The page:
Photographing a Litter of Puppies From Birth to 8 Weeks

February 08, 2023  •  Leave a Comment

As well as 2 human boys, we also have 3 gorgeous girl doggies, Daisy, the Cockerspaniel, Luna the Long Haired Miniature Daschund and Coco the Pomeranian. All have had litters of adorable babies and we have loved the experience as a family. As well as all the puppy snuggles I've really enjoyed documenting their amazing growth and change through my photography. Each puppy has left with a custom baby book of photos of their development over their first 8 weeks.

Dogs are only pregnant for 8-9 weeks (wish this was the same for humans!!) and then are born with fur, eyes and ears closed and only able to crawl around on their belly...usually straight to mums milk bar where they remain for the next few weeks growing at an amazing rate and usually doubling their birth weight in the first week alone! Photographing them when they are just born is tricky as mum is usually so intent on keeping them clean,toasty warm and fed, so I usually just snap a very quick pic with my on camera flash of myself or husband holding them (whilst they squiggle and squirm). These aren't the best quality photos but I do love how it shows just how teeny tiny they are at first!


When they are 1 week old, they've doubled in size, but still have their ears and eyes closed and crawl around blindly on their bellies. Their noses are pink and they usually start turning brown or over the next few weeks. Their coat colour can also change over the 8 weeks. Two of Luna's puppies were 'shaded creams' where they started off black and become more and more cream until at the age of around 6 months they are almost fully cream! Daisy's stud was a cockerpoo so her litter where 1/4 poodle meaning that a few started to get curly hair after a few weeks, some got waves or were shaggy and others were straight like their mum. Coco is extreemly fluffy but her babies were born with only a light covering of hair but fluffed up at an amazing rate over the 8 weeks.

By 2 weeks old they usually have their little eyes open and are starting to lift their heads a bit more. By 3 weeks their eyes are bigger and brighter and they're pushing up on their little legs and keeping their head up for longer. By 4 weeks they are starting to sit up and try to walk. Mum is giving them longer breaks without milk and they will have started on solid food already. By week 5 they are usually walking really well and starting to explore and get into everything.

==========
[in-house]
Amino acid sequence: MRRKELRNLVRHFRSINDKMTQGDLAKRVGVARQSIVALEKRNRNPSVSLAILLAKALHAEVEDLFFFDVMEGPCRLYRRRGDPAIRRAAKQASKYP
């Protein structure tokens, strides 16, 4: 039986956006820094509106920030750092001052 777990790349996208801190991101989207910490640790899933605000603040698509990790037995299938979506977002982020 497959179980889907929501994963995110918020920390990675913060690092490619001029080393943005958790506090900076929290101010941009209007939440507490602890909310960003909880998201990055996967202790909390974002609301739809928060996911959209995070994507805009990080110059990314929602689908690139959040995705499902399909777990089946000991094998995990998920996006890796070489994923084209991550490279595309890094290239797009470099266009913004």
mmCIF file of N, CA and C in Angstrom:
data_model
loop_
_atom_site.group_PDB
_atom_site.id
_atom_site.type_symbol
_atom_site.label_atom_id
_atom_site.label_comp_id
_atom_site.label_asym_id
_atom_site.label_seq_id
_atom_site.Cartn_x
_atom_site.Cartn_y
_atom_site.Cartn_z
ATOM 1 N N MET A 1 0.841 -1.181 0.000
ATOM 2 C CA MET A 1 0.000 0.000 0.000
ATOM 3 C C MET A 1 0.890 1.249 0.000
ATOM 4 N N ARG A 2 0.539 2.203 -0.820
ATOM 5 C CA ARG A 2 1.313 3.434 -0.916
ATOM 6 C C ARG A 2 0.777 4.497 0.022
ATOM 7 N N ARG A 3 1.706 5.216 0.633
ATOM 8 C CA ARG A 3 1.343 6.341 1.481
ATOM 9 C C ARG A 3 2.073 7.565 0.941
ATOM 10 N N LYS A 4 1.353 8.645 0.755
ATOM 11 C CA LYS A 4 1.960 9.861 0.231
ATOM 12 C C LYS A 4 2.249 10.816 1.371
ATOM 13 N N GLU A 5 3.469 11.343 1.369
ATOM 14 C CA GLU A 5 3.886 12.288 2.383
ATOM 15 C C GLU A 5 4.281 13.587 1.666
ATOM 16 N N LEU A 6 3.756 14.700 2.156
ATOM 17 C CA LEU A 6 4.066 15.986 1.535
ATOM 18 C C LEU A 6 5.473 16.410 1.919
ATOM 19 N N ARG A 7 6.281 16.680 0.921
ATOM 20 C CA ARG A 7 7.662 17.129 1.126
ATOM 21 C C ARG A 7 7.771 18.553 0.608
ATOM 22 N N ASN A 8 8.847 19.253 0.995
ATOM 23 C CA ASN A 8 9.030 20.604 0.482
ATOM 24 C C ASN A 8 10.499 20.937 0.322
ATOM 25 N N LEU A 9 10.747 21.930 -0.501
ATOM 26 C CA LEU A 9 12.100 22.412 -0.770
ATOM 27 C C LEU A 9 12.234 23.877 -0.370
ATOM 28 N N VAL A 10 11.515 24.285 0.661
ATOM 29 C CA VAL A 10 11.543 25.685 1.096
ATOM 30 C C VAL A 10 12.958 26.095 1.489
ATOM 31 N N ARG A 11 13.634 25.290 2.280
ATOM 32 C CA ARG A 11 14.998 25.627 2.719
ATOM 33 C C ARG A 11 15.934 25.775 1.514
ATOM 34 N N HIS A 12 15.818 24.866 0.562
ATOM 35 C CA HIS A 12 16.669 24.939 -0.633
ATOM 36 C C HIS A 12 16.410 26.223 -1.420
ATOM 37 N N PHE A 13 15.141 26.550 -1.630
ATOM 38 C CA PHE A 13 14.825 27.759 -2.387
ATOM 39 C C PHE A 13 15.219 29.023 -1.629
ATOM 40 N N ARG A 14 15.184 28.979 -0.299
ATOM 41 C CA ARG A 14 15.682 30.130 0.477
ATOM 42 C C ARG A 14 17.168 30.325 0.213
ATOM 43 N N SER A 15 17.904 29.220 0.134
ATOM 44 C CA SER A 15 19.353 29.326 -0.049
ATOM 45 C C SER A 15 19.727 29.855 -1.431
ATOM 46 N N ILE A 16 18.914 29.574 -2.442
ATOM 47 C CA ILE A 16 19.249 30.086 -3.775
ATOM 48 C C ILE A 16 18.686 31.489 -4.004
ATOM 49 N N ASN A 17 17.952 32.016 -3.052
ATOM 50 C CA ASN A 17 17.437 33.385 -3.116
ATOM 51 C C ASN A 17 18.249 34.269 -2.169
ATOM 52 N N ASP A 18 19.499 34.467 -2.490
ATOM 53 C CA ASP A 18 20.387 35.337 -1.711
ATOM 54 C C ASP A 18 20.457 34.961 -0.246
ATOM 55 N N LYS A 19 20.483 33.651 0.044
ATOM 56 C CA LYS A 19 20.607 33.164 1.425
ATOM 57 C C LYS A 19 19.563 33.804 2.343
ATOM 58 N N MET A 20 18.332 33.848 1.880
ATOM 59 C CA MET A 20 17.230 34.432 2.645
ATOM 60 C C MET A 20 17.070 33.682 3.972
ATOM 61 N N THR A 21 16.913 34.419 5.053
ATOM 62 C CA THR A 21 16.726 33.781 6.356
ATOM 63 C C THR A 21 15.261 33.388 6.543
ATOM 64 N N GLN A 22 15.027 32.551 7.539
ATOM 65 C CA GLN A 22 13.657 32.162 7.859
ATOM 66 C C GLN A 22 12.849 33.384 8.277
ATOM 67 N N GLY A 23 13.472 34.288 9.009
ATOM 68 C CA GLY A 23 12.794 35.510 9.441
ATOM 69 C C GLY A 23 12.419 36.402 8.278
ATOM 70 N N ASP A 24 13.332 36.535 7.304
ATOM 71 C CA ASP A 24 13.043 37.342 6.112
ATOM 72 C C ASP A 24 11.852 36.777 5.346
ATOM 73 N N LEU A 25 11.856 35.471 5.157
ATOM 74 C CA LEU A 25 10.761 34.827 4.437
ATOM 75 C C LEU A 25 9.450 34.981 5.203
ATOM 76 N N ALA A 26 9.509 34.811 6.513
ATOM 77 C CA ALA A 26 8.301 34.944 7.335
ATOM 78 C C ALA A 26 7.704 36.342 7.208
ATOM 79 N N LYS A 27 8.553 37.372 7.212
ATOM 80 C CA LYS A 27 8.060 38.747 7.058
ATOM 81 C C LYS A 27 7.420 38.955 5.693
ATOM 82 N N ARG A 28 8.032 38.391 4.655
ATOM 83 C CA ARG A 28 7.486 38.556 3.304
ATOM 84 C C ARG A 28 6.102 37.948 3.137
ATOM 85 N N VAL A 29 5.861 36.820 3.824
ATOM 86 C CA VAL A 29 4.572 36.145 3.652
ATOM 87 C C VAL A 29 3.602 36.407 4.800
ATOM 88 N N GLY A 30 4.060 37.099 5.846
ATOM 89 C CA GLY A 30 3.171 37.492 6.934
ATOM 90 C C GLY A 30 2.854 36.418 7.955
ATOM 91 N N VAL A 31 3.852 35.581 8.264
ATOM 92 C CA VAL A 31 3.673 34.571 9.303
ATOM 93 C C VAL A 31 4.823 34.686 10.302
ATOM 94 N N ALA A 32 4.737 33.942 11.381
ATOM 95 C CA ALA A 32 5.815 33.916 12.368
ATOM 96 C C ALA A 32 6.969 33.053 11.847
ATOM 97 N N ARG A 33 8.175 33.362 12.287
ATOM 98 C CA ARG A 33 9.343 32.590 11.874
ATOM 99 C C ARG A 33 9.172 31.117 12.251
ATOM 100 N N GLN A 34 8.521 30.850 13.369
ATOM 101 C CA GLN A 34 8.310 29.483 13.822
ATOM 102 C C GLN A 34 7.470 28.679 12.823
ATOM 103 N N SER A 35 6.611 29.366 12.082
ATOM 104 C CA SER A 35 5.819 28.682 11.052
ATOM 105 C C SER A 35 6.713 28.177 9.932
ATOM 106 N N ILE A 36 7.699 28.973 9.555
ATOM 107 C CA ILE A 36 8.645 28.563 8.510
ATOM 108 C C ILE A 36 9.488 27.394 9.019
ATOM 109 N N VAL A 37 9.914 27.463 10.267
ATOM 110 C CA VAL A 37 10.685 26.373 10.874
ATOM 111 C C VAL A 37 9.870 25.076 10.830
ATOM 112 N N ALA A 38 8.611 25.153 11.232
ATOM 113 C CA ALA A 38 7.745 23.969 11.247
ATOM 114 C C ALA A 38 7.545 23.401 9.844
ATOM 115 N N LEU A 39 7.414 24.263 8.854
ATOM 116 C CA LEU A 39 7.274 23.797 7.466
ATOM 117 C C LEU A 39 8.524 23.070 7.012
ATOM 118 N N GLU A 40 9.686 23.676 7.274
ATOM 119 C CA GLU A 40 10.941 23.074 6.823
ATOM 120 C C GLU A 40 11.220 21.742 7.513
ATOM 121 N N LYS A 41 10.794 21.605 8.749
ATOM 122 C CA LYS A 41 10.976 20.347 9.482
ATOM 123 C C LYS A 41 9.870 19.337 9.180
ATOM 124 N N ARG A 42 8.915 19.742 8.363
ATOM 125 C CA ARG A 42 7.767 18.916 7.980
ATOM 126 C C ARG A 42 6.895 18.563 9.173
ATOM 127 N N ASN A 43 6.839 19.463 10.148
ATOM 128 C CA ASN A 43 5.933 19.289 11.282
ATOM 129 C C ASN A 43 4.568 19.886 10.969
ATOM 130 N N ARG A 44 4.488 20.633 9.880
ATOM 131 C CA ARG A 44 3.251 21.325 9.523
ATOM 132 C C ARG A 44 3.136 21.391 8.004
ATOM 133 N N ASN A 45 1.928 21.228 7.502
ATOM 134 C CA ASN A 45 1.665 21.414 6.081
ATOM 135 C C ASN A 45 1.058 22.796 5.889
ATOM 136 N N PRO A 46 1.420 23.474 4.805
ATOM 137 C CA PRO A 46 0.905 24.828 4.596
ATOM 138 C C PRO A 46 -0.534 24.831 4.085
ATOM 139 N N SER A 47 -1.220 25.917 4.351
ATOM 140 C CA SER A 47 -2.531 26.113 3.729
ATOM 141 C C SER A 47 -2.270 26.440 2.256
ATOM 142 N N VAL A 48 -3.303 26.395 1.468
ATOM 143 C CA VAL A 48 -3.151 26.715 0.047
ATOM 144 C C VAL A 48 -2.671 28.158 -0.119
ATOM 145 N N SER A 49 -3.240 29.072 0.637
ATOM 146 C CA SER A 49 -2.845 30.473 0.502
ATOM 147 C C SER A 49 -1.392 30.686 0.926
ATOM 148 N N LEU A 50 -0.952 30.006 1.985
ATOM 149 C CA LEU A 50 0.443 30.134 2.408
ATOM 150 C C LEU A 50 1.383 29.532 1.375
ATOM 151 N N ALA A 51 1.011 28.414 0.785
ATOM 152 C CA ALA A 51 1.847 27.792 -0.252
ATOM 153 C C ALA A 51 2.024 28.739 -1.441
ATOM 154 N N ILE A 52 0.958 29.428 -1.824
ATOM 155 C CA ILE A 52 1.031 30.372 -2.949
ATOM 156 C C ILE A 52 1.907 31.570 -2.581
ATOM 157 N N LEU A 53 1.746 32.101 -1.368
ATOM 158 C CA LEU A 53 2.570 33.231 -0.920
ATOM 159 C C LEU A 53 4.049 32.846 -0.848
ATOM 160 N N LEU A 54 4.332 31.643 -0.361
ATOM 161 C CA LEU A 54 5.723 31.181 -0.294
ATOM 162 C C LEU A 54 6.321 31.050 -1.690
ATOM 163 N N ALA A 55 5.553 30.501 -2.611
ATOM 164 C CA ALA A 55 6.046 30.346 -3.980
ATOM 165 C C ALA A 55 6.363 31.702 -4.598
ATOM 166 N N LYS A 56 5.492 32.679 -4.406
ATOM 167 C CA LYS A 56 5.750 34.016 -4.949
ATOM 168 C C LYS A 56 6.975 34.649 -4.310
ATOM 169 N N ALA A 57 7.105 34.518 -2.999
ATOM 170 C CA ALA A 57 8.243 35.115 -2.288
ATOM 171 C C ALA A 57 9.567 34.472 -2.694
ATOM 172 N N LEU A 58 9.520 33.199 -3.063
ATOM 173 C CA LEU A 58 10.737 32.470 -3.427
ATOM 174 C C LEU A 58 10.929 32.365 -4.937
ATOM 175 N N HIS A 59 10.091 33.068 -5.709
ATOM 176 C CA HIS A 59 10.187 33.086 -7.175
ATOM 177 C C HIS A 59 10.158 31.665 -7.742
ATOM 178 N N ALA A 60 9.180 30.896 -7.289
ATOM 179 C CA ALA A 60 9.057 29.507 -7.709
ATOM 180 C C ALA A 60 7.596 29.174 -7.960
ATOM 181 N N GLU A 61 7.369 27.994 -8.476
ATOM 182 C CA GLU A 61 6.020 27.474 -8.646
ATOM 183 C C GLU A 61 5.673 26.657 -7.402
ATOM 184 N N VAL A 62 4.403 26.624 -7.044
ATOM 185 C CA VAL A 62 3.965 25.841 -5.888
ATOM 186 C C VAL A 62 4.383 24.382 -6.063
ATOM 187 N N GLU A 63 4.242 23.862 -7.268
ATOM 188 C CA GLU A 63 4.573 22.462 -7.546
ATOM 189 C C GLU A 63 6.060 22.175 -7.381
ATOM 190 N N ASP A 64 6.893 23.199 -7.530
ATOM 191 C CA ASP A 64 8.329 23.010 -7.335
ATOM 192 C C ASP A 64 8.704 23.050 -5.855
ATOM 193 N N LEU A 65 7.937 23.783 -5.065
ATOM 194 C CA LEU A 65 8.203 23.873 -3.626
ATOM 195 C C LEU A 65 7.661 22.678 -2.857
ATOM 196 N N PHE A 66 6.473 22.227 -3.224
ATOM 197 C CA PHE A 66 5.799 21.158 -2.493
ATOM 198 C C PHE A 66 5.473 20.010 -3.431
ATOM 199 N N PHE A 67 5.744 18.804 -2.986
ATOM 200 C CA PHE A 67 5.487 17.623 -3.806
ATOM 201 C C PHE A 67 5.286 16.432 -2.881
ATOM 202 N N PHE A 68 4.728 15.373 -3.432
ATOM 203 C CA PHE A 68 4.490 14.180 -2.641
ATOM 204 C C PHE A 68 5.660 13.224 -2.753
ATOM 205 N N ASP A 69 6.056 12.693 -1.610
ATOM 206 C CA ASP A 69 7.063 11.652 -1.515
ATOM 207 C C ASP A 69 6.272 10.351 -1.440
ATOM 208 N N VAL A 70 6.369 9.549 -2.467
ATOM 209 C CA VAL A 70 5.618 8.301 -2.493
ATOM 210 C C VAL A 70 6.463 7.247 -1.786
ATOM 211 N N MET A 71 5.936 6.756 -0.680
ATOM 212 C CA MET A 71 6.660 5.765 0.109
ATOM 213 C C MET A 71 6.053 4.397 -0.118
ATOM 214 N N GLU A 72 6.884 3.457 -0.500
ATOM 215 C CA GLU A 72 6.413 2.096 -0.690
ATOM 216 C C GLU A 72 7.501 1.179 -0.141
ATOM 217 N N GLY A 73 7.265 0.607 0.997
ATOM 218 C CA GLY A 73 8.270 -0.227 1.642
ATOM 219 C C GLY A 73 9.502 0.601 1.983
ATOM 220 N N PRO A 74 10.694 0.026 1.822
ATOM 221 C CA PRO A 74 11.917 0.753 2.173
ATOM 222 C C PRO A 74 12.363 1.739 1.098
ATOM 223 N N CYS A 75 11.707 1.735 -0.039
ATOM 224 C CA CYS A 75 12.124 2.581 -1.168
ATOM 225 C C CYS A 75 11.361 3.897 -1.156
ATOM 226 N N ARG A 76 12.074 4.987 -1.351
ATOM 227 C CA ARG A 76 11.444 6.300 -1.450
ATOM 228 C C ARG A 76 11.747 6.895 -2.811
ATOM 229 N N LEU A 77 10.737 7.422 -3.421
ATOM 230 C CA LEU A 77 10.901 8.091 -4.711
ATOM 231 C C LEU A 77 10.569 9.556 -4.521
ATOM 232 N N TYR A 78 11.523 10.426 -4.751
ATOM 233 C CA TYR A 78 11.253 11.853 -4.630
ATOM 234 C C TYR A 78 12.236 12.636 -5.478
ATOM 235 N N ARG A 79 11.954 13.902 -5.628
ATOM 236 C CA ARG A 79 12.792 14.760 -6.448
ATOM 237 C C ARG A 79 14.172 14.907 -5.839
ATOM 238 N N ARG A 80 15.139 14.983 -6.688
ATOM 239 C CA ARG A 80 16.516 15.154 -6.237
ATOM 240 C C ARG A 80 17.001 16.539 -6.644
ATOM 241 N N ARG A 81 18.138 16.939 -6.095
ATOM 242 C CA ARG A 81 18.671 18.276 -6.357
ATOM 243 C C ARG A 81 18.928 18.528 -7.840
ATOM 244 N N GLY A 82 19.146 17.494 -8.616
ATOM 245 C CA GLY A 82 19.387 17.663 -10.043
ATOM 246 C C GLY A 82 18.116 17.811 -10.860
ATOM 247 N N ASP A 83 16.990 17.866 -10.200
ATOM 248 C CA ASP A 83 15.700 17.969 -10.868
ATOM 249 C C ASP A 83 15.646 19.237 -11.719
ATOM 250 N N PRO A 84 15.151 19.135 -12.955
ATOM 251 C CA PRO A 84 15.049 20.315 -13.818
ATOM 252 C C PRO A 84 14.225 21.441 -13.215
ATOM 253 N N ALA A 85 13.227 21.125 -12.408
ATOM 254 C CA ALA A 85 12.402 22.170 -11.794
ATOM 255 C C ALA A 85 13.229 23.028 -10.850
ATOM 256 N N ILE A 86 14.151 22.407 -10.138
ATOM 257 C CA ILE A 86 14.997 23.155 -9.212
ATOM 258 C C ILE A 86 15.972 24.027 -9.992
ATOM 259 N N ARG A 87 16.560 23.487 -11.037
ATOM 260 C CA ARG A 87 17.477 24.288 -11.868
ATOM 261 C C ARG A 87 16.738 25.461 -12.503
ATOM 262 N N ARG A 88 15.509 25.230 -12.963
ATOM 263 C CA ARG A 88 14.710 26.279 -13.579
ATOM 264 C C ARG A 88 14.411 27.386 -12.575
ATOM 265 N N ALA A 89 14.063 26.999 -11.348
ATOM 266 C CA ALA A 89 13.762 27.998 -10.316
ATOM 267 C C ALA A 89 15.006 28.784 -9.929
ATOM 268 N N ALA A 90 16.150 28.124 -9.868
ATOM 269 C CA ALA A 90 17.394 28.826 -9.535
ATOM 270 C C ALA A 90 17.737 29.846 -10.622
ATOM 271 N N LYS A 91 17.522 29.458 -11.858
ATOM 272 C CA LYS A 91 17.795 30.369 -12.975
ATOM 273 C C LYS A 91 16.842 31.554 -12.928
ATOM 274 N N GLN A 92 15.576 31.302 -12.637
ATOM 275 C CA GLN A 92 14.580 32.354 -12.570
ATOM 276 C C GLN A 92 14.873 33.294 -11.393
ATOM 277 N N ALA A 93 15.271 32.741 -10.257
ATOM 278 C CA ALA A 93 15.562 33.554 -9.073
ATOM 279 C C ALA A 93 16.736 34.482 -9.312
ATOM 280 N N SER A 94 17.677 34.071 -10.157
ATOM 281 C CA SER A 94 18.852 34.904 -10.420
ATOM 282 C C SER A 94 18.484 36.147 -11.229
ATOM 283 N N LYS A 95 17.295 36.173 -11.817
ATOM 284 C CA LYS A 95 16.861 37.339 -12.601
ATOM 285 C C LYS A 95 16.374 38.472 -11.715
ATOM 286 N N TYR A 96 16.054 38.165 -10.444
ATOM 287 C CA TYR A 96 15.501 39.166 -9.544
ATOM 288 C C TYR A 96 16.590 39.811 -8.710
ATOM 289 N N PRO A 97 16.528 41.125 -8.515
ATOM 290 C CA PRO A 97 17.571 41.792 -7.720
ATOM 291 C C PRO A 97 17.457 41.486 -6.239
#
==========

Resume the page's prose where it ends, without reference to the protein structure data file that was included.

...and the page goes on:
By 6 weeks they are running around and full of mischief. It's important to have a quick shutter speed now to not get a series of blurred images and my group shots usually end up being composites of a series of 10 images where I pick the best of each pup and merge in photoshop. Weeks 6,7 and 8, strange noises are your best friend. Something the pups have never heard before usually gets their attention for a couple of seconds, a big meow or a high pitched whistle works well but once they've heard them a couple of times they're not interested so I usually have a stash of different whistles, bells and squeakers to get their attention. I also like to put them in or on props as these images not only show their tiny size but also give me a second to get a shot before they work out how to get out/off the prop. When the puppies new family come to pick them up I always encourage them to get infront of the camera too for a first family picture and the last page of their baby book. The love and emotions in these sessions make me feel so priveliged to do this job, both of breeding adorable puppies which bring so much joy to families, as well as being able to capture these moments in special photographs for the family to cherish.


Tips for taking your own litter pics on your phone in your own home...

Good lighting is essential so set up where you are going to do your shoot by your biggest source of natural light. A plain background usually shows off the puppies really well without distraction. Maybe use a white wall or pull and clip a blanket tightly to a low chair. Have an assitant just out of shot ready to line up the pups and keep them in place. Get down on the same level as the puppies and focus on their eyes. If you have a phone or camera where you can change the shutter speed, a faster shutter speed is helpful to catch non blurry pics of the fast moving pups! And have fun!!!


No comments posted.

January February March April (1) May June July August September October November December
January February March April (1) May June July August September October November December
January February March (1) April May June July August (3) September October (1) November December (1)
January (1) February (1) March April May June July August September October November December
January February March (2) April May June July August September October November December